# How to prove that the axis of an ellipse are perpendicular

Some visuals are so obvious that you would think proofs are not needed. But then trying to proof them rigouresly is a whole other kettle of fish.

I was stumped by the following puzzle I made for myself: (really it is no homework question)

How do you proof that the axis of an ellipse are perpendicular?

Yes you can see it, it is obvious but seeing in itself is no proof.

Yes you cannot construct a countermodel, but again that is no proof.

I am really stumped with this one, it is so obvious, and easy to see, but a proof?

As definition of an ellipse I want to use: (reused from Wikipedia)

An ellipse is a plane curve surrounding two focal points, such that for all points on the curve, the sum of the two distances to the points is a constant.

As definition of the axis i want to use: (all made up by myself, so maybe incorrect, the second one, defining the minor axis, was a real struggle ;)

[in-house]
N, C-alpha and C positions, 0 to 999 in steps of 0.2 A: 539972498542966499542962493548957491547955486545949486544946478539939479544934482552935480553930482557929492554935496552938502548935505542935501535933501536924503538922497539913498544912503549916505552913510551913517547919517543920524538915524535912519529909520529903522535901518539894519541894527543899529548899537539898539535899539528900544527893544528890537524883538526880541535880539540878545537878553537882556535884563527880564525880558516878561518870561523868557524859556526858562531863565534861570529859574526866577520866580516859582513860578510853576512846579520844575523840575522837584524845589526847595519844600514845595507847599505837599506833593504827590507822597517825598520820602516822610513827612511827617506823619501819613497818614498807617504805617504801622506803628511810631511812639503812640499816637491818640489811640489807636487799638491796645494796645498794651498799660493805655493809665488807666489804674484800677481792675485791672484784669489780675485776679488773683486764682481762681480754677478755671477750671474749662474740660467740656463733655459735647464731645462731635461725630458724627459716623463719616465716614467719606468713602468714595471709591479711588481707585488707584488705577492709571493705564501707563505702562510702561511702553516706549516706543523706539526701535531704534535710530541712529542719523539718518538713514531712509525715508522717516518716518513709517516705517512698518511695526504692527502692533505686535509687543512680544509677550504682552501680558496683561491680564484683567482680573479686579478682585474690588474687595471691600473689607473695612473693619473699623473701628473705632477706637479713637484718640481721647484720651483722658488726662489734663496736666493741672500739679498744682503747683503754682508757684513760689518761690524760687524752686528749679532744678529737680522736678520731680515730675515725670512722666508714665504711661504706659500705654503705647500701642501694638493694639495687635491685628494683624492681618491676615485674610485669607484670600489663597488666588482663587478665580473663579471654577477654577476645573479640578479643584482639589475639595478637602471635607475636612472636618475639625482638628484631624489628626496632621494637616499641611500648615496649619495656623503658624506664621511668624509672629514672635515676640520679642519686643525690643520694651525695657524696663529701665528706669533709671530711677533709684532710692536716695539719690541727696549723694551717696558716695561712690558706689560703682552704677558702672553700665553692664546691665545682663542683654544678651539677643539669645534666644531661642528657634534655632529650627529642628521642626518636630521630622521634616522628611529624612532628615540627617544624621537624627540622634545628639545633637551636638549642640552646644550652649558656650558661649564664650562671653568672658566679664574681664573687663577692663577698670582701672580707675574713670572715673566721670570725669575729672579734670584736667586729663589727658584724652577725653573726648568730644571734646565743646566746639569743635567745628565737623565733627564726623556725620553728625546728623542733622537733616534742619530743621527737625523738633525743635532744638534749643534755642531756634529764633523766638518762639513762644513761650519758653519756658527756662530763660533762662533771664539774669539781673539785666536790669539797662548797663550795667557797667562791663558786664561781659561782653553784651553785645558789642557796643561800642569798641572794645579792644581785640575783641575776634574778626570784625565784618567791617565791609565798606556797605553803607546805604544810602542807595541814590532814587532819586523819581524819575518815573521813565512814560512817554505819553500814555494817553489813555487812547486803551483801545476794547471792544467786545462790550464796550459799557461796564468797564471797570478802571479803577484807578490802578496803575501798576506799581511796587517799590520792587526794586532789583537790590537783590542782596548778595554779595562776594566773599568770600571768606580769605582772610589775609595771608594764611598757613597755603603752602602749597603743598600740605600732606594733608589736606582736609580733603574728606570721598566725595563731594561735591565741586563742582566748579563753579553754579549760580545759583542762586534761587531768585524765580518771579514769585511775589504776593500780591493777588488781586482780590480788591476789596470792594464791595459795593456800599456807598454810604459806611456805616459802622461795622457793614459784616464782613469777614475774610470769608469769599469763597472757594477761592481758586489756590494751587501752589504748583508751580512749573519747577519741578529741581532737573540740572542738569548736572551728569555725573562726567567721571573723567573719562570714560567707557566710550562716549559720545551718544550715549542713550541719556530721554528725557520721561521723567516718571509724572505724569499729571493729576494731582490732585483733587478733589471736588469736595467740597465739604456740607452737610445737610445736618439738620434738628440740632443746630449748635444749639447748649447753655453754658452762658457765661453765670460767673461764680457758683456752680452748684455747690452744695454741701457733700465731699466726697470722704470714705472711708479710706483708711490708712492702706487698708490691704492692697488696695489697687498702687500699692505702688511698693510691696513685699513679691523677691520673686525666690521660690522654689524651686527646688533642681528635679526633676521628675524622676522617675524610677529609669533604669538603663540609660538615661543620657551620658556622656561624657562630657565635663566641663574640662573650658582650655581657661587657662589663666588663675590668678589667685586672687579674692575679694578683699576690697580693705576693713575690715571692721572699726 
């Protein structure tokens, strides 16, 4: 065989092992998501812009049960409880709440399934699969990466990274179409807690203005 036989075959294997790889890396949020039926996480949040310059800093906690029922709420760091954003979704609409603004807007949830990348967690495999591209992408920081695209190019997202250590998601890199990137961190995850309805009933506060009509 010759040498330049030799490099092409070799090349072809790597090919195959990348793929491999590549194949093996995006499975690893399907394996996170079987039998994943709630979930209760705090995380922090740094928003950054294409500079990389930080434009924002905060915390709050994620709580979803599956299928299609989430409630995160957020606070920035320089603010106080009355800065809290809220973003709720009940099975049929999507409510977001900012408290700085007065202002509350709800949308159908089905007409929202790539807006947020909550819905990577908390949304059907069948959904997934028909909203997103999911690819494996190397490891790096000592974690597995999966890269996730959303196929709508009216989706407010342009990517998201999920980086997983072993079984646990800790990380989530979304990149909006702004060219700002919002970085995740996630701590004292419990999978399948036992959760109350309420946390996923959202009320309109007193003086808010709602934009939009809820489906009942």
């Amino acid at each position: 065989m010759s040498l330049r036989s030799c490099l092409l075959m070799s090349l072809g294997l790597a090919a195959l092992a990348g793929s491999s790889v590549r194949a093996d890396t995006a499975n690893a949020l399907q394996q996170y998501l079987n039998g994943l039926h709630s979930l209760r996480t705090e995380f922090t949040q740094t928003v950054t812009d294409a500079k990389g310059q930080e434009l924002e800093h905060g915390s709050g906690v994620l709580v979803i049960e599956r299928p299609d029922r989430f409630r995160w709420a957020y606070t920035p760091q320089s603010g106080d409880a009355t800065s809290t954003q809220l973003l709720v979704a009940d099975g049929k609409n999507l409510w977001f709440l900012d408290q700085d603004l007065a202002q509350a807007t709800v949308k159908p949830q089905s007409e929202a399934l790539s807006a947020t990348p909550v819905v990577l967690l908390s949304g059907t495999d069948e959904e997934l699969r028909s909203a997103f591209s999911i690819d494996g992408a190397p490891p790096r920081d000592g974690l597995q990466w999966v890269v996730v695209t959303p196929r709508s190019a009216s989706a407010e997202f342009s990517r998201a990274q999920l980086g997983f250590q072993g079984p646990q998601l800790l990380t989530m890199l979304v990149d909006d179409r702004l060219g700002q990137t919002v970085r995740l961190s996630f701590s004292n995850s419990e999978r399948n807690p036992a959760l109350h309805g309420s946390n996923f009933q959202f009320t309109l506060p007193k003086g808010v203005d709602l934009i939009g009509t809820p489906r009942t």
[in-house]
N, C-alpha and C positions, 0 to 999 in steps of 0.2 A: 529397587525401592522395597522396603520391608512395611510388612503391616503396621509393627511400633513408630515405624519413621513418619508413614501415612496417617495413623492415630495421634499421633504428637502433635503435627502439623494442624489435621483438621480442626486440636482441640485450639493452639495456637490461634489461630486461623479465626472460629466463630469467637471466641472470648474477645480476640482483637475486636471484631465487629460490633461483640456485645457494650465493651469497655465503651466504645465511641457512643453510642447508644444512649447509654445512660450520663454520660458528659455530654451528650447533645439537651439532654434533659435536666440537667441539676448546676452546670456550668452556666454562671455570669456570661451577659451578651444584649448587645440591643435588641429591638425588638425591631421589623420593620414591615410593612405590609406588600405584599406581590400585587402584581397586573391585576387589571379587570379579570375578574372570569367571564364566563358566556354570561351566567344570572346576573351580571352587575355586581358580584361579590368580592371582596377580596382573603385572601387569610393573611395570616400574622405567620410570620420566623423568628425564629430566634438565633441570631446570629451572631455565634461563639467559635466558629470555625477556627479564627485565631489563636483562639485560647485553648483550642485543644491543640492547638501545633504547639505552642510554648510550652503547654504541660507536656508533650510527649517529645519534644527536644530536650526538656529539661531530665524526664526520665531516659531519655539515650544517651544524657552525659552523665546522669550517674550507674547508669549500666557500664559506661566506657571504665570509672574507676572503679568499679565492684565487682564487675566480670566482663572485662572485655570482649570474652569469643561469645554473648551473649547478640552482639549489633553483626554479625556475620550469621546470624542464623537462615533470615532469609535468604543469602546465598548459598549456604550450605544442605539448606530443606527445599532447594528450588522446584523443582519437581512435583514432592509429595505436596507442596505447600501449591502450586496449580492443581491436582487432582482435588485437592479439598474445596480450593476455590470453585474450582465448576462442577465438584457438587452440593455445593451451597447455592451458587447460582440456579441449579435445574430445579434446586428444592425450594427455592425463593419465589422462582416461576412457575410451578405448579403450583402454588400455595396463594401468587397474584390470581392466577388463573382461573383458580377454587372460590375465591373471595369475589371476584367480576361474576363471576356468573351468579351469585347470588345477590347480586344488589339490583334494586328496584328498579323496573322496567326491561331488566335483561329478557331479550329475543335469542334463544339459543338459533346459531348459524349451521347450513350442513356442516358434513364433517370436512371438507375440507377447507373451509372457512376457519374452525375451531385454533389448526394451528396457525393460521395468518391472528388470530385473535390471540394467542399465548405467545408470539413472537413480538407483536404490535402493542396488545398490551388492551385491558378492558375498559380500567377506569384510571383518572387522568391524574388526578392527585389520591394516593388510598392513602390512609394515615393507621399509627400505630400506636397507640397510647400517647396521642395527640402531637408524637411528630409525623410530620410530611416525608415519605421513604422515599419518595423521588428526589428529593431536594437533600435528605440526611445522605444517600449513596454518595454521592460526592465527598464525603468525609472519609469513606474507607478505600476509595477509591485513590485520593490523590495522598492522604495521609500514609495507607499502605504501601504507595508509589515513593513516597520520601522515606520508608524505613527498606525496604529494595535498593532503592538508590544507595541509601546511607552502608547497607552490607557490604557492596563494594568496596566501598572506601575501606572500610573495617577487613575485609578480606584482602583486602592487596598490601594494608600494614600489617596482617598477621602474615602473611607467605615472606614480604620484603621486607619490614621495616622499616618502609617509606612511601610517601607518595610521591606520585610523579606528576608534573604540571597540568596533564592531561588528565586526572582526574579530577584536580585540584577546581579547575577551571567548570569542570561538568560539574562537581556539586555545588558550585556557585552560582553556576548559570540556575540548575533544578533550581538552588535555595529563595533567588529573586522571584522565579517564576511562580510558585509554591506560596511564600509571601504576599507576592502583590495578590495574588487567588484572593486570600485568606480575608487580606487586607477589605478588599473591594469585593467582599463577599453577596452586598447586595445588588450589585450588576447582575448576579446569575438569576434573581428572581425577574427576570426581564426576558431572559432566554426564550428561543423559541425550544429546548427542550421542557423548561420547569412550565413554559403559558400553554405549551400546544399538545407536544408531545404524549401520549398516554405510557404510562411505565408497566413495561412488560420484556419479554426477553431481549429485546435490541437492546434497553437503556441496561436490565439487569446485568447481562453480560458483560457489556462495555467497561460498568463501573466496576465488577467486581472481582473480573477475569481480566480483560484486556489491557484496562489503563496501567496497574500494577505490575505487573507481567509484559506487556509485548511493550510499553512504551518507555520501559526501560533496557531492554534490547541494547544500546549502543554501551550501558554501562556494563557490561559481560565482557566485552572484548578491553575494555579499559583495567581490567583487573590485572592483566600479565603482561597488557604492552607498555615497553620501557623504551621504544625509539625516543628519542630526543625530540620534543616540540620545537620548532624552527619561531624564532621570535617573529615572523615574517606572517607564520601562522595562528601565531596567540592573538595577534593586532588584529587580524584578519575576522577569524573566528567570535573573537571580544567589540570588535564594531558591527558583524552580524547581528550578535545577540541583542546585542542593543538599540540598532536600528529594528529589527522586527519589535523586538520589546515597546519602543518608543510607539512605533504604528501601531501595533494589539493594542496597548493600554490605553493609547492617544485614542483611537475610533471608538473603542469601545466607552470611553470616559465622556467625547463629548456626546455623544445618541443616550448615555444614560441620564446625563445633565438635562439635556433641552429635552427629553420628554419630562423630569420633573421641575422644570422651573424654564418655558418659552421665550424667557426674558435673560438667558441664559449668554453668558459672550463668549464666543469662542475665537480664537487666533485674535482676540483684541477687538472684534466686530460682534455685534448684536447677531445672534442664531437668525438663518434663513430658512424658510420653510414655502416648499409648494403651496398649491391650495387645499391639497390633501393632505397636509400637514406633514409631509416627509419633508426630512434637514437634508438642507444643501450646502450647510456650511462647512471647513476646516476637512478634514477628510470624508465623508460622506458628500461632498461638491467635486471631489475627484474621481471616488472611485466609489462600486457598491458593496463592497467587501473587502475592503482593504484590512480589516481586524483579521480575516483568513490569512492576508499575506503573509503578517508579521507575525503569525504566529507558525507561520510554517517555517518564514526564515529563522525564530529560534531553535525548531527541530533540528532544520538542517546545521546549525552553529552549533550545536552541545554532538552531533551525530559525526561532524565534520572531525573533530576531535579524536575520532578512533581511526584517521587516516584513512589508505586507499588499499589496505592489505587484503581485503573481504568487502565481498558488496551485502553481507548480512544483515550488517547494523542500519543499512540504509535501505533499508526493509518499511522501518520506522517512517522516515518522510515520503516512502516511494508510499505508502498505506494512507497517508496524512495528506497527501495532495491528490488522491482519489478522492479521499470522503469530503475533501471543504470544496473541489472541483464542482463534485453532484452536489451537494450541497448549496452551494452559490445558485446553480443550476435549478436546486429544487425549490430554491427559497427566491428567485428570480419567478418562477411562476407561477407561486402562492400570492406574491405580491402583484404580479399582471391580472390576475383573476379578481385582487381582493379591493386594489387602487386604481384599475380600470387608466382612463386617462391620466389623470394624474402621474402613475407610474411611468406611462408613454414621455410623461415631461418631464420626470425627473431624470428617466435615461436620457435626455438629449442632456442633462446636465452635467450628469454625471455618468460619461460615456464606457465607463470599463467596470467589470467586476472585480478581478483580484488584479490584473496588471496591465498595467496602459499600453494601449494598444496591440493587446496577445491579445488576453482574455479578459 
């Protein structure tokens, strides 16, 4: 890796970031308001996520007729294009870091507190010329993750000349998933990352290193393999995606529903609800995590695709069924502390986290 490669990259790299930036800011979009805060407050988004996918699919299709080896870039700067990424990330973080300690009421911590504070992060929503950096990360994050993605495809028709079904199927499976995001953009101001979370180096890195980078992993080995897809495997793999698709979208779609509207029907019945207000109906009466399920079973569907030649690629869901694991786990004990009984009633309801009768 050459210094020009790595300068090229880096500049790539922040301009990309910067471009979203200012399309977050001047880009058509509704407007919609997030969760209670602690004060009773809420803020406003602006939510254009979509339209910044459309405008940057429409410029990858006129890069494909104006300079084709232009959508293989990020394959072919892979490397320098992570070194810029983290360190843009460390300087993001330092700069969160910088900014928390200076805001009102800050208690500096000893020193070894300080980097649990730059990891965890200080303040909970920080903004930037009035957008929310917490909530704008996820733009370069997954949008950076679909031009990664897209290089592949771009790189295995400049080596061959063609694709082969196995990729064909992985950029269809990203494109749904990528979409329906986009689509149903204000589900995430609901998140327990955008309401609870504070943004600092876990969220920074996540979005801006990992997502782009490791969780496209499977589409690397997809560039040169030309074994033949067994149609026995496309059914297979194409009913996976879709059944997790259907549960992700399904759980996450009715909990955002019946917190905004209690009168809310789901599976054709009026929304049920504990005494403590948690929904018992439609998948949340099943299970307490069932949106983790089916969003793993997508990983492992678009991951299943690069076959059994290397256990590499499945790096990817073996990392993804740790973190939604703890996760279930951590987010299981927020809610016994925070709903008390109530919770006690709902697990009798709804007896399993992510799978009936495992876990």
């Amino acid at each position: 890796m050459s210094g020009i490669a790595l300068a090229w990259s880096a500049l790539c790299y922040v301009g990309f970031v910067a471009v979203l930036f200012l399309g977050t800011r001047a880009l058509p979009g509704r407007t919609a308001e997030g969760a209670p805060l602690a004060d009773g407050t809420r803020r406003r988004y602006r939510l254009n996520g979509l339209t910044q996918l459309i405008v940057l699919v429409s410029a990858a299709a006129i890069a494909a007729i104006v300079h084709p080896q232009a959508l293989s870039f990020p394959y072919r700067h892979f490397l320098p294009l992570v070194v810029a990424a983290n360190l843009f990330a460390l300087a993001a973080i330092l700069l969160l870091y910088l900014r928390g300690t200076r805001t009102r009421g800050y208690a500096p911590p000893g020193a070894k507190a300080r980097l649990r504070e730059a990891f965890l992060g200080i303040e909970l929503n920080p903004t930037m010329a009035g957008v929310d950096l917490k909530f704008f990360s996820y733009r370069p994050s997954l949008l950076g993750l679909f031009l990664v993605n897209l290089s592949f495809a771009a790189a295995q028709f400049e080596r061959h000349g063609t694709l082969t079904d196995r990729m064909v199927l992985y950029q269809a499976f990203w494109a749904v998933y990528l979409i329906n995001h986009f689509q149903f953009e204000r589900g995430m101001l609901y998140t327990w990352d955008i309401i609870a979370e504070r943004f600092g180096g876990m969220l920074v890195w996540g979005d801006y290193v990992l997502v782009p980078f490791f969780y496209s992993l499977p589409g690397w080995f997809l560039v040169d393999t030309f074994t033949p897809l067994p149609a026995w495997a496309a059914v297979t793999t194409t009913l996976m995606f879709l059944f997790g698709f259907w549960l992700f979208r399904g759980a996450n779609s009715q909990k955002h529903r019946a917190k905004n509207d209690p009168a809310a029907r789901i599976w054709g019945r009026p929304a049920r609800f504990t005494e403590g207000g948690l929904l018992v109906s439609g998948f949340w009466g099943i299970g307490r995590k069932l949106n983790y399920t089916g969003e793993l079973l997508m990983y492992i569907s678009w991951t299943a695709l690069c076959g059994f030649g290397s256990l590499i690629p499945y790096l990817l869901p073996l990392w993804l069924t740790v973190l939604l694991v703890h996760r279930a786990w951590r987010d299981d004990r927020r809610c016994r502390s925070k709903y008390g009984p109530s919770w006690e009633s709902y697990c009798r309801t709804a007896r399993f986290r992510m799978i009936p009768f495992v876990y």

The first axis of the ellipse is the line containing the longest segment possible between two points on the ellipse.

The second axis of the ellipse is the line containing the midpoint of the two focal points and the shortest segment possible between two points on the ellipse,

• Which definition(s) of an ellipse are you allowed to use? Sep 29 at 13:00
• And how do you define the axes? Sep 29 at 13:05
• To emphasize the comments so far: there are multiple ways to define an ellipse. I can give you a definition of ellipse from which the proof is very short. But since I don't know your definition of an ellipse, you might say that's not what I asked, and hence I am disinclined to attempt an answer. Please clarify your post by giving the definition you use. Sep 29 at 13:05